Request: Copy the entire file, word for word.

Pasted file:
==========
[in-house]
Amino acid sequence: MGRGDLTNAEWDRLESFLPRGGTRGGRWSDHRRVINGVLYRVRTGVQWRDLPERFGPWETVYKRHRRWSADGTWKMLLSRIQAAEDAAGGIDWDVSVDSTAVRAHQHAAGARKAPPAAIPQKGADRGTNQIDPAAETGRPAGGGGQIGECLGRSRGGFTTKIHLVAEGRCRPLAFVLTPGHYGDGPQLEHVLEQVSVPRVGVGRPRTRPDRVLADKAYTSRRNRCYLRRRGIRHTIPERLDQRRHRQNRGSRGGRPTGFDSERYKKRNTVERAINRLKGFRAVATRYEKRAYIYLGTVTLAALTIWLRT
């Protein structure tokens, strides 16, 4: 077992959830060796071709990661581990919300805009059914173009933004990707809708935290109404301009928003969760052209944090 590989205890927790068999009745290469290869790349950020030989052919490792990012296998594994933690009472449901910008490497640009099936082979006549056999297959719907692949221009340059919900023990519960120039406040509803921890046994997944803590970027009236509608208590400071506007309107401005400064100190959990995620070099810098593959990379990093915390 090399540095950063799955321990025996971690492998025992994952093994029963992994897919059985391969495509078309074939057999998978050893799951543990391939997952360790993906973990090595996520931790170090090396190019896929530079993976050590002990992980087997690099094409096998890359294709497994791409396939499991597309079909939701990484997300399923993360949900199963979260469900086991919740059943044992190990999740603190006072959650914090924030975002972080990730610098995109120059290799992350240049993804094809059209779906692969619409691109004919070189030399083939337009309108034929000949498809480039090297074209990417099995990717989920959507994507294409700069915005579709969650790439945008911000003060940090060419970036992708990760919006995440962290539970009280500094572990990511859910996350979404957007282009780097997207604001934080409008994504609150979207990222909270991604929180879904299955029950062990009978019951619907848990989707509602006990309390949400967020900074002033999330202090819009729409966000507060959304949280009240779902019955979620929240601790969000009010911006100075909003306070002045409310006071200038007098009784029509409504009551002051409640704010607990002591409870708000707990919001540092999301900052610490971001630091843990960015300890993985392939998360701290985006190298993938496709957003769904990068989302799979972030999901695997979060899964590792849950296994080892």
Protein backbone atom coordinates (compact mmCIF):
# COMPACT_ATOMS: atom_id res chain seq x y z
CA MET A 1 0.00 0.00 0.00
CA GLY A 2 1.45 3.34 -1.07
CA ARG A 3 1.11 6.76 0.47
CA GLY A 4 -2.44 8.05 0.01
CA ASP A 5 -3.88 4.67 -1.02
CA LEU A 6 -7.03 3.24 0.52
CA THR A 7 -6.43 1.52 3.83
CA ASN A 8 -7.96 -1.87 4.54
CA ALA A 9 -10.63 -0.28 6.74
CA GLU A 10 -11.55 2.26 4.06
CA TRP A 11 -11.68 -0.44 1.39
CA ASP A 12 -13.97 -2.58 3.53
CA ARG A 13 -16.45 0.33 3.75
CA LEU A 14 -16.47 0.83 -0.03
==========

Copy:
[in-house]
Amino acid sequence: MGRGDLTNAEWDRLESFLPRGGTRGGRWSDHRRVINGVLYRVRTGVQWRDLPERFGPWETVYKRHRRWSADGTWKMLLSRIQAAEDAAGGIDWDVSVDSTAVRAHQHAAGARKAPPAAIPQKGADRGTNQIDPAAETGRPAGGGGQIGECLGRSRGGFTTKIHLVAEGRCRPLAFVLTPGHYGDGPQLEHVLEQVSVPRVGVGRPRTRPDRVLADKAYTSRRNRCYLRRRGIRHTIPERLDQRRHRQNRGSRGGRPTGFDSERYKKRNTVERAINRLKGFRAVATRYEKRAYIYLGTVTLAALTIWLRT
């Protein structure tokens, strides 16, 4: 077992959830060796071709990661581990919300805009059914173009933004990707809708935290109404301009928003969760052209944090 590989205890927790068999009745290469290869790349950020030989052919490792990012296998594994933690009472449901910008490497640009099936082979006549056999297959719907692949221009340059919900023990519960120039406040509803921890046994997944803590970027009236509608208590400071506007309107401005400064100190959990995620070099810098593959990379990093915390 090399540095950063799955321990025996971690492998025992994952093994029963992994897919059985391969495509078309074939057999998978050893799951543990391939997952360790993906973990090595996520931790170090090396190019896929530079993976050590002990992980087997690099094409096998890359294709497994791409396939499991597309079909939701990484997300399923993360949900199963979260469900086991919740059943044992190990999740603190006072959650914090924030975002972080990730610098995109120059290799992350240049993804094809059209779906692969619409691109004919070189030399083939337009309108034929000949498809480039090297074209990417099995990717989920959507994507294409700069915005579709969650790439945008911000003060940090060419970036992708990760919006995440962290539970009280500094572990990511859910996350979404957007282009780097997207604001934080409008994504609150979207990222909270991604929180879904299955029950062990009978019951619907848990989707509602006990309390949400967020900074002033999330202090819009729409966000507060959304949280009240779902019955979620929240601790969000009010911006100075909003306070002045409310006071200038007098009784029509409504009551002051409640704010607990002591409870708000707990919001540092999301900052610490971001630091843990960015300890993985392939998360701290985006190298993938496709957003769904990068989302799979972030999901695997979060899964590792849950296994080892």
Protein backbone atom coordinates (compact mmCIF):
# COMPACT_ATOMS: atom_id res chain seq x y z
CA MET A 1 0.00 0.00 0.00
CA GLY A 2 1.45 3.34 -1.07
CA ARG A 3 1.11 6.76 0.47
CA GLY A 4 -2.44 8.05 0.01
CA ASP A 5 -3.88 4.67 -1.02
CA LEU A 6 -7.03 3.24 0.52
CA THR A 7 -6.43 1.52 3.83
CA ASN A 8 -7.96 -1.87 4.54
CA ALA A 9 -10.63 -0.28 6.74
CA GLU A 10 -11.55 2.26 4.06
CA TRP A 11 -11.68 -0.44 1.39
CA ASP A 12 -13.97 -2.58 3.53
CA ARG A 13 -16.45 0.33 3.75
CA LEU A 14 -16.47 0.83 -0.03